The strips are inserted into the holding device, as shown in FIGS. 1 and 2, and are anchored by a mushroom head 7. The latter is made of plastic, and is joined on the underside to a spring body 4 made of a polyurethane foam and which, in the same way as holding device 2, has a rotationally symmetric shape, but with a diameter D which overlaps diameter d of holding device 2 in the lateral direction. As a result, impact is attenuated when unyielding objects are struck laterally. This rules out to the greatest extent possible any damage to holding device 2.

It can also be seen in FIG. 2 that an effect of this kind also is provided by bands 5, which overlap holding device 2 in the lateral direction and are conglutinated with strips 3 in the region of handle 1. If necessary, they can also entirely replace spring body 4, be used as a supplement to it, or be replaced by spring body 4.

Patent Citations
Cited PatentFiling datePublication dateApplicantTitle
US1408488 *Apr 1, 1921Mar 7, 1922Toplitz Samson LProtective cover for mops
US4530130 *May 27, 1983Jul 23, 1985Seco Industries, Inc.Mop swab with screw-on mop head
US5279015 *Nov 30, 1992Jan 18, 1994Meiring Hercules ADuster
US5577290 *Dec 13, 1995Nov 26, 1996Monahan; Patrick H.Wet mop with self-contained wringer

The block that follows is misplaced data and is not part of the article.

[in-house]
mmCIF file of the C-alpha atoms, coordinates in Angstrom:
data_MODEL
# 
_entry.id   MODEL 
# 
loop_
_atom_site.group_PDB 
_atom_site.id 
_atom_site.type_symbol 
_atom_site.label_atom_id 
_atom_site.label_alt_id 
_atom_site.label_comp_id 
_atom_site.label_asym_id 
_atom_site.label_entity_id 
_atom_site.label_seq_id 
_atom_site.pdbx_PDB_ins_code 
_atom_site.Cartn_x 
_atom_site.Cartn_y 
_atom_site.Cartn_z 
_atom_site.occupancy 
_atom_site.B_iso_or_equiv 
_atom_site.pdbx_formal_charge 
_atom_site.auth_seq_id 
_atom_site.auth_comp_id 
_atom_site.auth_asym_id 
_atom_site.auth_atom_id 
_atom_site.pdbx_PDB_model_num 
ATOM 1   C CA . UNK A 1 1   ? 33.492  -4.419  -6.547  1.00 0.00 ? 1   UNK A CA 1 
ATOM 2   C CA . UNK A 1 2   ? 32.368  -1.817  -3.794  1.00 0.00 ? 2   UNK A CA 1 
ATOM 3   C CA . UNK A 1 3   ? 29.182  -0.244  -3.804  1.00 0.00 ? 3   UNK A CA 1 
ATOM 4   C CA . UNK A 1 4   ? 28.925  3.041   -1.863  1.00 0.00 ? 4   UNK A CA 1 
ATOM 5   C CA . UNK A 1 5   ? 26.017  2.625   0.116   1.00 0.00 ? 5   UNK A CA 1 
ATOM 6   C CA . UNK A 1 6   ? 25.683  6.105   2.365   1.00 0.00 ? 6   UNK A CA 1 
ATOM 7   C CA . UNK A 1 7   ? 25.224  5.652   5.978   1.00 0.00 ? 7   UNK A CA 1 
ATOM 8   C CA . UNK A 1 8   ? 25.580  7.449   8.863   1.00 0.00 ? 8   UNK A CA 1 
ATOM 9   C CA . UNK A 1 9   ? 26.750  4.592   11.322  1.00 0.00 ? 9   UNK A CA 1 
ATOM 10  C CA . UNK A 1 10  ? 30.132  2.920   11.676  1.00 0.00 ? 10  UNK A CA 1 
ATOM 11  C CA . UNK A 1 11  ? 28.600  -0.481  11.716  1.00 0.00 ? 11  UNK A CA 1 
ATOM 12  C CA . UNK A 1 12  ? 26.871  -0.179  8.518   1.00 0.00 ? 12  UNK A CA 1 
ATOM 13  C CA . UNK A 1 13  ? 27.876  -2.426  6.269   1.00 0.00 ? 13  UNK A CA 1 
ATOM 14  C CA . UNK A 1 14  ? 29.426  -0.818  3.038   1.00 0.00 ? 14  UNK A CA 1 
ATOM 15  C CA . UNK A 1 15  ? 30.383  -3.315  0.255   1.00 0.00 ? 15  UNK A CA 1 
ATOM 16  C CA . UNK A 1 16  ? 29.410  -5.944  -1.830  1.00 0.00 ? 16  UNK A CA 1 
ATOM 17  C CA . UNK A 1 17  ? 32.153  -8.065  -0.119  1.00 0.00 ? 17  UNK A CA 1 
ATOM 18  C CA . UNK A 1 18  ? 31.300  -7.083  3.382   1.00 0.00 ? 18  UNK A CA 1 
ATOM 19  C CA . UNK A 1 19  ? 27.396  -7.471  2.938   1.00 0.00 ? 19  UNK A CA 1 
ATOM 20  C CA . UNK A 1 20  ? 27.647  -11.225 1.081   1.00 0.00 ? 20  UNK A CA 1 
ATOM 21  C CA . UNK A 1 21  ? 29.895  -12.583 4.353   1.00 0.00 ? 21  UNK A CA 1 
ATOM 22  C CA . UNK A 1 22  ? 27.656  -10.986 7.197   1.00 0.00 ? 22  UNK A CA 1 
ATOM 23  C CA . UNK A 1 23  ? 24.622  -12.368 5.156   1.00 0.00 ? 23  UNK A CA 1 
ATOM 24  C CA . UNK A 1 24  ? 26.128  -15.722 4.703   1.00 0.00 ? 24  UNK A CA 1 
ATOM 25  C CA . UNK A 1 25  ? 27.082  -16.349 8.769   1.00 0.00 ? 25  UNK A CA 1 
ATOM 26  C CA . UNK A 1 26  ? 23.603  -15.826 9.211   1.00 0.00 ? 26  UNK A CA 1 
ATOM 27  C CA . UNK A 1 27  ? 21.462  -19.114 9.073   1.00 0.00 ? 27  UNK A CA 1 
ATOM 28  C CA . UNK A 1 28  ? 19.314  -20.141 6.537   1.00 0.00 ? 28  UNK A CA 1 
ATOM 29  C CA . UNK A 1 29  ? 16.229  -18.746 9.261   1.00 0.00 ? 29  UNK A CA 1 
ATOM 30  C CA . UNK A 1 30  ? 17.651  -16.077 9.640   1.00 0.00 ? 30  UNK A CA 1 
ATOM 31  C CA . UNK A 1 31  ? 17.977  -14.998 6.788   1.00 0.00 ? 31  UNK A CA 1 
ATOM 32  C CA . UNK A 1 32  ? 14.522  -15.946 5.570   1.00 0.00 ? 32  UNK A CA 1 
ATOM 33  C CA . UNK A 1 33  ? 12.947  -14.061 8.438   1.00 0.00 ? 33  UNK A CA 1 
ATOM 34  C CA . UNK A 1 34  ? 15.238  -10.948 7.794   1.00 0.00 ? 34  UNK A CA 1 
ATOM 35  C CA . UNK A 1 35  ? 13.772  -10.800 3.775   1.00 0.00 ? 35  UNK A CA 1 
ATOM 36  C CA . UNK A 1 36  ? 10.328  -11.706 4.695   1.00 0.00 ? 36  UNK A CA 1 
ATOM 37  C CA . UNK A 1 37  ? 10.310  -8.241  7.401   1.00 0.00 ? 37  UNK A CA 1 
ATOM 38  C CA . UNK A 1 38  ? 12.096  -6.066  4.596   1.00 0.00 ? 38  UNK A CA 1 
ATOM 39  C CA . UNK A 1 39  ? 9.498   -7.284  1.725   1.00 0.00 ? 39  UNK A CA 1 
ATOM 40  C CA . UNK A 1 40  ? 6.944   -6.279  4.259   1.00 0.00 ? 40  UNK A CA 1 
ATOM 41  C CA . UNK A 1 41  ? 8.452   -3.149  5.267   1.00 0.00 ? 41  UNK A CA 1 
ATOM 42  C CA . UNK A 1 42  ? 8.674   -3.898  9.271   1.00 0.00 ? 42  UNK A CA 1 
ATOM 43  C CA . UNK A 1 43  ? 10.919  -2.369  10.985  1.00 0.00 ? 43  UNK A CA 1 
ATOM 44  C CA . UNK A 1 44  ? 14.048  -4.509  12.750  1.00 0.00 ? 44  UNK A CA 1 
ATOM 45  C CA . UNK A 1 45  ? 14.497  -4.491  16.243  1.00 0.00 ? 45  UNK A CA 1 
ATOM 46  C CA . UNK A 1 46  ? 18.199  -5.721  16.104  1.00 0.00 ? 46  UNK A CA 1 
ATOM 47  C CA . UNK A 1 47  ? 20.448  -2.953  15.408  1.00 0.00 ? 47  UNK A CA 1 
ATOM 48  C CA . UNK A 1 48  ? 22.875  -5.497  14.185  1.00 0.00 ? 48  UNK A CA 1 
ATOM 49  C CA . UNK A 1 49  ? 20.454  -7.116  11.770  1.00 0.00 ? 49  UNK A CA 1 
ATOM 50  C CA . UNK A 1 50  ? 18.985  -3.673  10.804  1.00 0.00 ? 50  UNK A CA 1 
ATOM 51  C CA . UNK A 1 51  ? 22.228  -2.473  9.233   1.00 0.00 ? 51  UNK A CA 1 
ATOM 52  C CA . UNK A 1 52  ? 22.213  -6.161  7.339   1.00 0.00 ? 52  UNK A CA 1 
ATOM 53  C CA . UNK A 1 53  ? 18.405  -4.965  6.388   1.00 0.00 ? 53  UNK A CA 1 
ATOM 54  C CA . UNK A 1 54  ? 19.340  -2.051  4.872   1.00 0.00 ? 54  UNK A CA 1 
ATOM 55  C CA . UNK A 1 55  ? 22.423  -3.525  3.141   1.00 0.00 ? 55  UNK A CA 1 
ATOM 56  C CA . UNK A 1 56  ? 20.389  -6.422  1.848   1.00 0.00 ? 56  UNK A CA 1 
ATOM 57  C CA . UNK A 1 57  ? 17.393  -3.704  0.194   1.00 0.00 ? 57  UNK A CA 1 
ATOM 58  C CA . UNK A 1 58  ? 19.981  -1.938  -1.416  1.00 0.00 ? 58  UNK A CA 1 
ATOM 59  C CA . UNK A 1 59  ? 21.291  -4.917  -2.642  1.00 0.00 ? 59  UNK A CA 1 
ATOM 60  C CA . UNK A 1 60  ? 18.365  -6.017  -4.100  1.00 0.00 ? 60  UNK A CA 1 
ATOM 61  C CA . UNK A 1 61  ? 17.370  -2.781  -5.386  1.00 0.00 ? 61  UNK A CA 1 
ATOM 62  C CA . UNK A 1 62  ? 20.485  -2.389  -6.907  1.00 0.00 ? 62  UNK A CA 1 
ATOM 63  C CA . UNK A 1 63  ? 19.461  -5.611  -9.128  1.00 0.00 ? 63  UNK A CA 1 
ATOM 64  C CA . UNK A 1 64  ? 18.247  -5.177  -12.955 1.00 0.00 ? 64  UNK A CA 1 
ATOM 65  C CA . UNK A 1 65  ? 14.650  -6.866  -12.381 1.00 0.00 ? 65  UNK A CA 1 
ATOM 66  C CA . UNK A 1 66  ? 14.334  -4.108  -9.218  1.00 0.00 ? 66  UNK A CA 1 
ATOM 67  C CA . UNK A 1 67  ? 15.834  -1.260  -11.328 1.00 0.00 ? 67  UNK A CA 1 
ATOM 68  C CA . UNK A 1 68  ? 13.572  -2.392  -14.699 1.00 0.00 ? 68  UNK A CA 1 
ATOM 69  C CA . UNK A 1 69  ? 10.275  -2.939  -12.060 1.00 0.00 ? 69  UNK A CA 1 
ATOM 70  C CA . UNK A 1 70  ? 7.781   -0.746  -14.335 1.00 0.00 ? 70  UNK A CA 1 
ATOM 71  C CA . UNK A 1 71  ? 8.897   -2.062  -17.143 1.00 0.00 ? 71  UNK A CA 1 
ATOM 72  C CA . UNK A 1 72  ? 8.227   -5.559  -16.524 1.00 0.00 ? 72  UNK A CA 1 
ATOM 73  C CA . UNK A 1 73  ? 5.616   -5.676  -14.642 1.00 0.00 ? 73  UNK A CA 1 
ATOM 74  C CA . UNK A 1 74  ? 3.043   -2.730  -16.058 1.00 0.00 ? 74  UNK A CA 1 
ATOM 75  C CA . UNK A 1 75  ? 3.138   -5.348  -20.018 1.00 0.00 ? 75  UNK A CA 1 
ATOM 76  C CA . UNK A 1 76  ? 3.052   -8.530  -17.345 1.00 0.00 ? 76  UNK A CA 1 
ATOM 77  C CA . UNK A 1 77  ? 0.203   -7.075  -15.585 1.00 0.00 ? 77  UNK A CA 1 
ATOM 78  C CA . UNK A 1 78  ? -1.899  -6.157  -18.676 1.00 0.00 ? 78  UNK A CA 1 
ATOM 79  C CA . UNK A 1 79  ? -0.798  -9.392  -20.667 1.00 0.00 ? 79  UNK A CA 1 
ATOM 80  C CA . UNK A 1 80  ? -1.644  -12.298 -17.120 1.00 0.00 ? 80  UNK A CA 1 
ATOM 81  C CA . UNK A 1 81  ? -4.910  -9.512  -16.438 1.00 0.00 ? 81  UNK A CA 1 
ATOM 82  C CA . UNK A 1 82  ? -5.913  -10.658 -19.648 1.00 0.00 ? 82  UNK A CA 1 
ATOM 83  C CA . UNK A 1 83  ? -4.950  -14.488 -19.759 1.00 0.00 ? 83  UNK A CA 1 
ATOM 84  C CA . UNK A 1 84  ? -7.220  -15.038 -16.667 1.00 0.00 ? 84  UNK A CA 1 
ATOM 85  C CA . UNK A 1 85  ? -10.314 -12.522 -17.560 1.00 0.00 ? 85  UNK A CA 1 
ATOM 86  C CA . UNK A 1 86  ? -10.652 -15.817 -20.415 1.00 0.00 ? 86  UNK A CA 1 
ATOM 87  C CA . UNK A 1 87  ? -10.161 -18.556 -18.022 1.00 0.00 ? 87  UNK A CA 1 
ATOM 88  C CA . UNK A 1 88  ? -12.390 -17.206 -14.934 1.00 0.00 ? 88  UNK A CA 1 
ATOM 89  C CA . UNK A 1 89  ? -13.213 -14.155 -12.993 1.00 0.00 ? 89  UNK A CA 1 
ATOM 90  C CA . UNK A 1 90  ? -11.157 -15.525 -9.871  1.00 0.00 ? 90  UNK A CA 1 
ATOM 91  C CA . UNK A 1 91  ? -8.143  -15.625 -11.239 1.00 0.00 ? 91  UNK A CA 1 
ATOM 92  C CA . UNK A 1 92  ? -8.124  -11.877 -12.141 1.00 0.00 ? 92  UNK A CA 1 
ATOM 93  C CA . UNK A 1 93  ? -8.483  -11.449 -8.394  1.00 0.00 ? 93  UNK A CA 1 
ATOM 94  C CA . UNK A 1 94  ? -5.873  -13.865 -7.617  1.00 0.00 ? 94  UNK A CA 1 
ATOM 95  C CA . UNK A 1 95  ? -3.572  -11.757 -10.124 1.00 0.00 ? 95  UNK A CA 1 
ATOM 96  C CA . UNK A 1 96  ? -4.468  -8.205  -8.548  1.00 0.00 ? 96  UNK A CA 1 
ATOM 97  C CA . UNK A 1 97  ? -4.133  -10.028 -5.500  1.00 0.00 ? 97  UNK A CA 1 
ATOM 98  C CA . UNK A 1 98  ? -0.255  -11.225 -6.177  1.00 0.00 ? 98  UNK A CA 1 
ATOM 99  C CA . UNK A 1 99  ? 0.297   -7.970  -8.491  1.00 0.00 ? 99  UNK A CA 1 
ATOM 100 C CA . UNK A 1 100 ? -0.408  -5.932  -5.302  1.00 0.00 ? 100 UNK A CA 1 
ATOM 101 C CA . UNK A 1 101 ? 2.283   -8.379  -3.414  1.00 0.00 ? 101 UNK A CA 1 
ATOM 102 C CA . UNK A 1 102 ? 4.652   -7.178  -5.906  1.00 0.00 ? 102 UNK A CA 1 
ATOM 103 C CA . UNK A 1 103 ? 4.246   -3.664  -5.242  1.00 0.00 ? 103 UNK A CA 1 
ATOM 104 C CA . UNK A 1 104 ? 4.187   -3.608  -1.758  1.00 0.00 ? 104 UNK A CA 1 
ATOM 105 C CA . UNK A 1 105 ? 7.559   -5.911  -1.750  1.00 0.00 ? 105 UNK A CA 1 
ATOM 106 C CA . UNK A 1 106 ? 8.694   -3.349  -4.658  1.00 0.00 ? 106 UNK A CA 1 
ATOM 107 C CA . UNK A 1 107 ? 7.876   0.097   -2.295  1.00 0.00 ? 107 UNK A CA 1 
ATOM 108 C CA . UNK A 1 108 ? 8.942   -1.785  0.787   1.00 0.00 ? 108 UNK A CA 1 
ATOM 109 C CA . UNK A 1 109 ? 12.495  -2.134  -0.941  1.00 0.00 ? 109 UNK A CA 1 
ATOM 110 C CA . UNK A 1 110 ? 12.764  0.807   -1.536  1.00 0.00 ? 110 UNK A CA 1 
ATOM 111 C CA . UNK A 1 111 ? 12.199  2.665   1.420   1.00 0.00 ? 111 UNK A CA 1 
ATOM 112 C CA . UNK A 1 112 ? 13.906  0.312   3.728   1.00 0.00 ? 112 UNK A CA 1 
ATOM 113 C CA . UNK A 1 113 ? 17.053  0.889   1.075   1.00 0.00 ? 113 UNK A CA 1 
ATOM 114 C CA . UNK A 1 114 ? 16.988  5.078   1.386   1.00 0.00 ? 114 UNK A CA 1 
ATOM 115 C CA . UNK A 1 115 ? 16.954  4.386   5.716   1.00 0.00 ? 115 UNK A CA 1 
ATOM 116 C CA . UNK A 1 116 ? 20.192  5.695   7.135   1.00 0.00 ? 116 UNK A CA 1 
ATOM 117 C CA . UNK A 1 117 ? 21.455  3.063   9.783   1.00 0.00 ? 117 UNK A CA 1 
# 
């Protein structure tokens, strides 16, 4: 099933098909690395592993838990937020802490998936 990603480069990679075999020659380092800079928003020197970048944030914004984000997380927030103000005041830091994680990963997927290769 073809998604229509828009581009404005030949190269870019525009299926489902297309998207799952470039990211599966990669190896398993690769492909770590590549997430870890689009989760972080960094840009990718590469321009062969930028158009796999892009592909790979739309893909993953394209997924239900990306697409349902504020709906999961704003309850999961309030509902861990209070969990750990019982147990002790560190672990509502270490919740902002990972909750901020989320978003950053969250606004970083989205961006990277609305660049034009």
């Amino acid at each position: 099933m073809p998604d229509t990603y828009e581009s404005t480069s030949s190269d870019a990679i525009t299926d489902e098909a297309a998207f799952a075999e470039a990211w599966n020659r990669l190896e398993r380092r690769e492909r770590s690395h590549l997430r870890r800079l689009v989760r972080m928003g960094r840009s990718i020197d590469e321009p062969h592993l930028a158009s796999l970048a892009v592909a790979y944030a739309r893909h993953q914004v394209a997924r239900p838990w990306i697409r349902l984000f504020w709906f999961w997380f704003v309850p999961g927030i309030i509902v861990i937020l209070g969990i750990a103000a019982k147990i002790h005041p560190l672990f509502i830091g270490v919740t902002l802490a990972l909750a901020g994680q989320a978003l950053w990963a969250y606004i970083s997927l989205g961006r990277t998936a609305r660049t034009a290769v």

US5875509 *Oct 31, 1995Mar 2, 1999Facca; Andrew G.Self-wringing mop
US5996161 *Aug 18, 1998Dec 7, 1999Facca; Andrew G.Self-wringing mop
DE7625250U1 Title not available
DE7625260U1Aug 12, 1976Dec 16, 1976Fa. Carl Freudenberg, 6940 WeinheimAufnehmer
Referenced by
Citing PatentFiling datePublication dateApplicantTitle
US6675427 *Mar 29, 2002Jan 13, 2004O-Cedar Brands, Inc.Mop including a mop head having a scrub material
US7448106Nov 28, 2007Nov 11, 2008Sanjay AiyarMotorized dual-mode contour-following mop
US7631391Feb 23, 2005Dec 15, 20093M Innovative Properties CompanyHead for a strip mop
US7908701Jun 19, 2007Mar 22, 2011Sanjay AiyarAdjustable contour-following mop
US8056178Jan 24, 2006Nov 15, 2011Diversey, Inc.Mop with receptacle
US8707505 *Jan 21, 2011Apr 29, 2014Marco MaranghiCleaning device comprising a strip mop with strips covered with microfiber for cleaning floors
US8881331May 29, 2009Nov 11, 2014Carl Freudenberg KgHead for a mop
US20110173767 *Jan 21, 2011Jul 21, 2011Marco MaranghiCleaning device comprising a strip mop with strips covered with microfiber for cleaning floors
WO2005087076A1 *Feb 23, 2005Sep 22, 20053M Innovative Properties CoImproved head for a strip mop
Classifications
U.S. Classification15/229.2, 15/118
International ClassificationA47L13/20, A47L13/24
Cooperative ClassificationA47L13/20, A47L13/24
European ClassificationA47L13/24, A47L13/20
Legal Events
DateCodeEventDescription
Dec 28, 2012FPAYFee payment
Year of fee payment: 12
Dec 18, 2008FPAYFee payment
Year of fee payment: 8
Jan 1, 2005FPAYFee payment
Year of fee payment: 4
Jul 13, 1999ASAssignment
Owner name: FIRMA CARL FREUDENBERG, GERMANY
Free format text: ASSIGNMENT OF ASSIGNORS INTEREST;ASSIGNORS:FELD, UWE;GERSTENLAUER, MICHAELA;HUBER, KLAUS;AND OTHERS;REEL/FRAME:010111/0354
Effective date: 19990705